Home About AllHealth Website Sitemap Contact Us
All Health 
You are here: Home > Test Finder > A > abdominal X-rays


abdominal X-rays

Images    (Click to view larger image)

Abdominal film

Alternative Names 
abdominal film, 3 way abdominal series, abdominal obstructive series, kidney, ureters and bladder film, KUB film, "flatplate" of the abdomen

An abdominal film usually indicates a series of x-rays taken to diagnose certain abdominal problems.

Who is a candidate for the test? 
A doctor may recommend this test for a person who has:
  • swelling, pain, or a mass in the abdomen
  • severe constipation, diarrhoea, or vomiting
How is the test performed? 
X-rays are electromagnetic waves of energy that form a picture of bones or other tissues inside the body. The density of the tissue helps dictate how far the x-rays penetrate. Tiny amounts of radiation absorbed by the tissues produce various grades of black and white on x-ray film. An x-ray examination is painless.

When abdominal films are taken, the x-rays may include the:
  • chest
  • upright abdomen, which is taken while standing
  • flat abdomen, which is taken while lying down
A person unable to stand may be asked to lie on his or her left side for one of the films.

What is involved in preparation for the test? 
A person having an X-ray will completely undress and put on a hospital gown. All jewellery-including pierced body jewellery-must be removed. The person will be asked:
  • if he or she has any metal objects in their body
  • if he or she has taken any medication with bismuth in it, such as Pepto-bismol
  • when he or she last ate or had something to drink
  • if he or she has had any barium x-ray examinations in the past 4 to 5 days
  • if he or she can briefly hold a breath
A woman will also be asked if she:
  • might be pregnant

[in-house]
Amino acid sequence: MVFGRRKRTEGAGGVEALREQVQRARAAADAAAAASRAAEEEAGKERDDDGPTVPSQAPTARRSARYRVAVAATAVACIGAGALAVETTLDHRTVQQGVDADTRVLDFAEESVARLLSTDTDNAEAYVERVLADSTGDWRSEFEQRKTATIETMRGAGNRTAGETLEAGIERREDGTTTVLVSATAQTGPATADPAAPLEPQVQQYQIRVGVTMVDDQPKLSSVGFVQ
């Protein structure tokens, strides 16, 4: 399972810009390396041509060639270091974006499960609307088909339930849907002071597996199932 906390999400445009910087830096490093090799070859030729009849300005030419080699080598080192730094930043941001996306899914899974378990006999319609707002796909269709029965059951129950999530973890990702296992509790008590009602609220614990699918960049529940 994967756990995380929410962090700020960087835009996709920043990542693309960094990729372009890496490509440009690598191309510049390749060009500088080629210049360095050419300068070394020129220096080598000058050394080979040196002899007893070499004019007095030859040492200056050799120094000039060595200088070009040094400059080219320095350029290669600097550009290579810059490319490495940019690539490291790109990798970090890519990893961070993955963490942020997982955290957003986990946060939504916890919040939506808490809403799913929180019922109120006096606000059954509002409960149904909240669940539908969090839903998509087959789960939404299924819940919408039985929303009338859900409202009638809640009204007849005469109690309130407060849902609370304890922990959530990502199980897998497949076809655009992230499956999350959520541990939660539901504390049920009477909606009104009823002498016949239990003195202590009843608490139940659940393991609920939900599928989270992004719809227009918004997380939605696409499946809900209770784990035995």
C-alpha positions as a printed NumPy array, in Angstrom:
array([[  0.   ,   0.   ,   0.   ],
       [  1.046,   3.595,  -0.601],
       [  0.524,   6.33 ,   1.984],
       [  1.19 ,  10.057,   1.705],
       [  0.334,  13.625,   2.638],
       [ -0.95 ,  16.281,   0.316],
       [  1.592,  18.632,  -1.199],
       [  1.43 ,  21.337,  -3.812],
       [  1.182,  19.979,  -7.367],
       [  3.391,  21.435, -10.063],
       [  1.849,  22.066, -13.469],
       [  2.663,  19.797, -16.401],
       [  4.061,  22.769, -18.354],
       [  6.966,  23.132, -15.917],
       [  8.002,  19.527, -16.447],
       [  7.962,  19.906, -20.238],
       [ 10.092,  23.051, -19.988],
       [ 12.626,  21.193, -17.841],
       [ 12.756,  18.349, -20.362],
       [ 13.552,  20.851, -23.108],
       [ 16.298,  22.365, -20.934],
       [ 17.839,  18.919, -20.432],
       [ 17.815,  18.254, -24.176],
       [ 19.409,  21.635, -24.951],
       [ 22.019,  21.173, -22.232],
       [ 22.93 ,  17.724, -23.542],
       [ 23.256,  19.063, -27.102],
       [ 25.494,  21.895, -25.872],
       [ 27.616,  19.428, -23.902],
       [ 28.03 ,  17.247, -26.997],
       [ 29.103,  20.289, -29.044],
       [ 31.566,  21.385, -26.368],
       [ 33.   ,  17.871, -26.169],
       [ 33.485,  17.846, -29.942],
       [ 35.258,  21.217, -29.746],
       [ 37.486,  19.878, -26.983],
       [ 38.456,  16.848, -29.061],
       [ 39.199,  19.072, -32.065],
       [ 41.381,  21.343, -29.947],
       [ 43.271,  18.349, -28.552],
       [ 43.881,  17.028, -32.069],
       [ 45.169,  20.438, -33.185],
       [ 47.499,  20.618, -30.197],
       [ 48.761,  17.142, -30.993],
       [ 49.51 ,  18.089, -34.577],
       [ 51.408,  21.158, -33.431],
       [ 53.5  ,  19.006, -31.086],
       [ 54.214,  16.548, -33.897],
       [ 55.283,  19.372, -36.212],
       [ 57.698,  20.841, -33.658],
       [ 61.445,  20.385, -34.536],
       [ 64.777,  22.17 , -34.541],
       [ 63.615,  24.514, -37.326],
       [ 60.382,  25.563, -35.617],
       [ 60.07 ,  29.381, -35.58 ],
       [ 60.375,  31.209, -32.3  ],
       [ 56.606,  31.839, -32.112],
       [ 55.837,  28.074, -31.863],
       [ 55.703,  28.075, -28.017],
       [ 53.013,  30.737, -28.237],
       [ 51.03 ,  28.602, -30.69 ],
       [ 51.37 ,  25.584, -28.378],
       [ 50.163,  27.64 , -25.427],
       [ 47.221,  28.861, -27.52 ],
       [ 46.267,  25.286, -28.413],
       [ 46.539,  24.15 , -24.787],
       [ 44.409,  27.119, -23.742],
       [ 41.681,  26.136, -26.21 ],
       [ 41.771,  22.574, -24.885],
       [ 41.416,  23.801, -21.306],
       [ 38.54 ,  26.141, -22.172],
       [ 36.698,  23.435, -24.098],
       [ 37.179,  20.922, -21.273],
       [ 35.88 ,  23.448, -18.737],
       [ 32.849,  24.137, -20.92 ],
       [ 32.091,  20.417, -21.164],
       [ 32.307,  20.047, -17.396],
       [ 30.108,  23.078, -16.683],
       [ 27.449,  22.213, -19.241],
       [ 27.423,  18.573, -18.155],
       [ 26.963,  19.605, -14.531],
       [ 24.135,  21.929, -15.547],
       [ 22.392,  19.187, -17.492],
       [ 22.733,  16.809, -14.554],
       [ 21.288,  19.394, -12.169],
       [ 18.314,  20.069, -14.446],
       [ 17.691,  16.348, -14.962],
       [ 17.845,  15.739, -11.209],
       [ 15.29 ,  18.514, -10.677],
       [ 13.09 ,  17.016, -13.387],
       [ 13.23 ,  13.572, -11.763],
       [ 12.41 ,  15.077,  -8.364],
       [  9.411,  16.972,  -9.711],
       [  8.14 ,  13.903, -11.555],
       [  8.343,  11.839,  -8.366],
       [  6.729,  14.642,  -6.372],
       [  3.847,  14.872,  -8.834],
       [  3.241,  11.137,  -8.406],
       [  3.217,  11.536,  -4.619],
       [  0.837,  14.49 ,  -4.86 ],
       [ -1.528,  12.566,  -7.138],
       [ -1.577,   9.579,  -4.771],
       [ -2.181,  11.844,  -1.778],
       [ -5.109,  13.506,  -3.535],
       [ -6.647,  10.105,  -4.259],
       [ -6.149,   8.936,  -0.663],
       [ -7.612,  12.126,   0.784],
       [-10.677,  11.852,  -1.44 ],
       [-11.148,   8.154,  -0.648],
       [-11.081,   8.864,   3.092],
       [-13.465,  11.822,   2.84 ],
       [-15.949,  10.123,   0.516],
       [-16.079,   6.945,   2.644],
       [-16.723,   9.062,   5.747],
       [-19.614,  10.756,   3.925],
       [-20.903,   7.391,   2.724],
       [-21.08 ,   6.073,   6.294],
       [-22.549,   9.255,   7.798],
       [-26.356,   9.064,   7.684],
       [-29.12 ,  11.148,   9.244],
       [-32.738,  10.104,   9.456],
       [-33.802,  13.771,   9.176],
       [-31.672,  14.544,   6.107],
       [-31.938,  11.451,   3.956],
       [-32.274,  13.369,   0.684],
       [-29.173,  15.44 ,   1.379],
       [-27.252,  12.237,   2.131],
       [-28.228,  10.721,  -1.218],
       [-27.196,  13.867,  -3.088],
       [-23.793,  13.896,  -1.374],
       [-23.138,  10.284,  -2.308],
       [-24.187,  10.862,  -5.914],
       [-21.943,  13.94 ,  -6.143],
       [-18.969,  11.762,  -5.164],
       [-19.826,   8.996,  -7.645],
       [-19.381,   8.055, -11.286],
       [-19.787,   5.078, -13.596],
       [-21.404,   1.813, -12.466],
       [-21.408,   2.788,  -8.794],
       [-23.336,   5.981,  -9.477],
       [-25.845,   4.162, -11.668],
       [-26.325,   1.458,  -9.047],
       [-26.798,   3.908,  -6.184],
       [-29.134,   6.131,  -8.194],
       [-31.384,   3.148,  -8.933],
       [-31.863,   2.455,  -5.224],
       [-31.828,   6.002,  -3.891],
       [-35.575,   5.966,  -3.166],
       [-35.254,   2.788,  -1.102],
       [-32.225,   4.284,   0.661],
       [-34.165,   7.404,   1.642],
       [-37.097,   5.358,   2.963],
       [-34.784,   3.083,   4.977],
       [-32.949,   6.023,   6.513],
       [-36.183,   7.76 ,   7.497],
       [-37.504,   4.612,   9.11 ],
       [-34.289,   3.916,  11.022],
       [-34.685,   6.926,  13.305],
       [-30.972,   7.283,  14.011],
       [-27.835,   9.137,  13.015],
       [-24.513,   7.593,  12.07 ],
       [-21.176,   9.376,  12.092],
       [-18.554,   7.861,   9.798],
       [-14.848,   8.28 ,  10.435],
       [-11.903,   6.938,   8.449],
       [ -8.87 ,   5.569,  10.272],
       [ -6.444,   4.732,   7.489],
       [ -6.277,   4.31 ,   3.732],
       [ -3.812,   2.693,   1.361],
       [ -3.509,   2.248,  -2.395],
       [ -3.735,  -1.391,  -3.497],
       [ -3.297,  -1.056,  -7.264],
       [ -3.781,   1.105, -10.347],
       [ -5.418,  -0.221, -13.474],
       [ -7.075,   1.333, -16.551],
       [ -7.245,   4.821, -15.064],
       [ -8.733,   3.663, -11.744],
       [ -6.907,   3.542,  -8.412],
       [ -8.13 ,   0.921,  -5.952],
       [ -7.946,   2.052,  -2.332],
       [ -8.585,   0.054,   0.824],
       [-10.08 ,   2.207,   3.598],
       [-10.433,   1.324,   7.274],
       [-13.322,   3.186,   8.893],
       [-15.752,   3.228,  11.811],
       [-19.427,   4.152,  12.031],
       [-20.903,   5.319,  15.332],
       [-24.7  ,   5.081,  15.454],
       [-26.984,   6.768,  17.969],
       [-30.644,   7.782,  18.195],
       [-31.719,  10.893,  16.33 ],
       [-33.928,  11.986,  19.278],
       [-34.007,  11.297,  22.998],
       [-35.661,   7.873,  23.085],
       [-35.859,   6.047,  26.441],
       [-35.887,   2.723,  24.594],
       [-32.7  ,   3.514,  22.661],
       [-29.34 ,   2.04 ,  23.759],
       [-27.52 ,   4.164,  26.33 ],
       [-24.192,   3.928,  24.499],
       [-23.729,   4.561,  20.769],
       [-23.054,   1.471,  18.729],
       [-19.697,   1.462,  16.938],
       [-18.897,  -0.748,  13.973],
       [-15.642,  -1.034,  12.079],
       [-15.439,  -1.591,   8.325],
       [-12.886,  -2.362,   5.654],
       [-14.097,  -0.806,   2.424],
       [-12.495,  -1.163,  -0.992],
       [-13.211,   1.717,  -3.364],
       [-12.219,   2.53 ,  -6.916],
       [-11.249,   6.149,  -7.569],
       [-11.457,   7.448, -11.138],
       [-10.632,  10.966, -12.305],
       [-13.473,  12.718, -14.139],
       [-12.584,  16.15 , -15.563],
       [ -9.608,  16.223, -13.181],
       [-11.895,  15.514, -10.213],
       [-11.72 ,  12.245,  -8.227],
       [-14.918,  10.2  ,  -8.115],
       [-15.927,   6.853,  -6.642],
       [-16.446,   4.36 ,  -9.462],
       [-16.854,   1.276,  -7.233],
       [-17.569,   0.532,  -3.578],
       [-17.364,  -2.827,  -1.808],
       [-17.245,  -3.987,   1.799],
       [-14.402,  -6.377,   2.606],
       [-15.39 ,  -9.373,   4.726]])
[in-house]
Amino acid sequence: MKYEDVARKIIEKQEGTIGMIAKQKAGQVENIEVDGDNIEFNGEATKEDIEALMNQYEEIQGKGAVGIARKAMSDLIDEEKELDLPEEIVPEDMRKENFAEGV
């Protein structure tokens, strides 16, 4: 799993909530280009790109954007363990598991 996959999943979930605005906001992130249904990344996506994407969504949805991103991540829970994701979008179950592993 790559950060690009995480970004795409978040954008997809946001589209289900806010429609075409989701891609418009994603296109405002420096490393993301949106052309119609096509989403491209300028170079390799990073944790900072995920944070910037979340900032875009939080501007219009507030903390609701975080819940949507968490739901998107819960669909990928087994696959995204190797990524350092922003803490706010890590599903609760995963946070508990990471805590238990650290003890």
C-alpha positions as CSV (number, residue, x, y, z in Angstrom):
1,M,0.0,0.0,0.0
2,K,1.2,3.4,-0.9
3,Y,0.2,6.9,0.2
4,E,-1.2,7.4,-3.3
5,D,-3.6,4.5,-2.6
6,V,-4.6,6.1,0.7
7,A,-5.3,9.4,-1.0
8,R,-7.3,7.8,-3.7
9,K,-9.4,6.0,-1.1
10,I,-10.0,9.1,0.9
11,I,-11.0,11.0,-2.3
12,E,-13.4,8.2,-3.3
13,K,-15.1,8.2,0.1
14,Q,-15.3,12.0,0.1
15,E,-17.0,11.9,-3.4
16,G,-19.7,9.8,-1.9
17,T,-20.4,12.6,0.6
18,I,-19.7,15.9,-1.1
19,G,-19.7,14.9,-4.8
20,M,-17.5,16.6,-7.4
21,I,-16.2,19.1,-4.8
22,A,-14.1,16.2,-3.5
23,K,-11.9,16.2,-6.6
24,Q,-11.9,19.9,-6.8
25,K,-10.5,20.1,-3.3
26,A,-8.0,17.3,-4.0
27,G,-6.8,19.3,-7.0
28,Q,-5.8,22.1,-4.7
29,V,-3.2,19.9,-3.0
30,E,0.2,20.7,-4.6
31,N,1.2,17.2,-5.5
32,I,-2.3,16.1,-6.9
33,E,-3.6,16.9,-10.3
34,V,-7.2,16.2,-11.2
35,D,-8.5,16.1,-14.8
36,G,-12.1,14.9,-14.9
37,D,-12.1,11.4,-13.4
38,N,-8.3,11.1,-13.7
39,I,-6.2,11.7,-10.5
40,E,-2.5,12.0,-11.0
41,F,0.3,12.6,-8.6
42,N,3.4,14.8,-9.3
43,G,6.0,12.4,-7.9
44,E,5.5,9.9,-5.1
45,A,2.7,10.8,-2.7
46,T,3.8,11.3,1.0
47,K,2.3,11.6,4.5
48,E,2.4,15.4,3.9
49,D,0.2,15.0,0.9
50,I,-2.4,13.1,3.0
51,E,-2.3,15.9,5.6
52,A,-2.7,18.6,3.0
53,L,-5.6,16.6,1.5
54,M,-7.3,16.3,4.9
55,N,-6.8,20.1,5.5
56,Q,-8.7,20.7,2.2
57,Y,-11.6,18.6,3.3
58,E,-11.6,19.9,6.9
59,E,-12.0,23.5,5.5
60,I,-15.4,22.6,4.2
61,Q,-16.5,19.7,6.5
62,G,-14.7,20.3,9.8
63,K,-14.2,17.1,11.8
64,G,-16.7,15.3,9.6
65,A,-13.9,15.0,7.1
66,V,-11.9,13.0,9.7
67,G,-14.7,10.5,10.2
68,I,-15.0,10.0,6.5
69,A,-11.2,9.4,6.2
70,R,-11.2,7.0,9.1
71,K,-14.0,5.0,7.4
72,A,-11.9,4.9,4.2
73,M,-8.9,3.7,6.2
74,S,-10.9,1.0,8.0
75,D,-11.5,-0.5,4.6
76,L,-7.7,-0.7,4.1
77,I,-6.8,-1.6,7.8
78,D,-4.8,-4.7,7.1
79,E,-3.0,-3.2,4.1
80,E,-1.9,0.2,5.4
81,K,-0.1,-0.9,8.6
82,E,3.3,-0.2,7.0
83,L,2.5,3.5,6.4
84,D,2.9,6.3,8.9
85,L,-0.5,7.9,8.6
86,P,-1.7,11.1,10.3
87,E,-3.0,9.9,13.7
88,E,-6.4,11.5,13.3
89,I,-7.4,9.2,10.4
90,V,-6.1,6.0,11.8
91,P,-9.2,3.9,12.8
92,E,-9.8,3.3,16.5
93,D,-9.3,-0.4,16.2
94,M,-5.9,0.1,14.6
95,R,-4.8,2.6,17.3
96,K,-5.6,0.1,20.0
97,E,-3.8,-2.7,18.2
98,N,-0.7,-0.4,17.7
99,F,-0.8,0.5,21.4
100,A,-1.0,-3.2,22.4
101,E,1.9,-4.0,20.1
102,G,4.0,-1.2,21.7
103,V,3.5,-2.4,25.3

• has an intrauterine device (IUD)
What do the test results mean? 
This kind of x-ray examination may:
  • help find an obstruction in the bowel.
  • find abnormal calcifications such as gallstones and kidney stones.
  • find a hole or perforation in the bowel.
  • detect fluid such as blood or other body fluid.
  • identify enlarged organs.
  • find abnormal masses.
  • detect pneumonia, which could be the cause of abdominal symptoms, such as pain.
Author: James Compton, MD
Reviewer: eknowhow Medical Review Panel
Editor: Dr John Hearne
Last Updated: 6/06/2005
Potential conflict of interest information for reviewers available on request

This website and article is not a substitute for independent professional advice. Nothing contained in this website is intended to be used as medical advice and it is not intended to be used to diagnose, treat, cure or prevent any disease, nor should it be used for therapeutic purposes or as a substitute for your own health professional's advice.  All Health and any associated parties do not accept any liability for any injury, loss or damage incurred by use of or reliance on the information.


Back Email a Friend View Printable Version Bookmark This Page


eknowhow | The World's Best Websites
    Privacy Policy and Disclaimer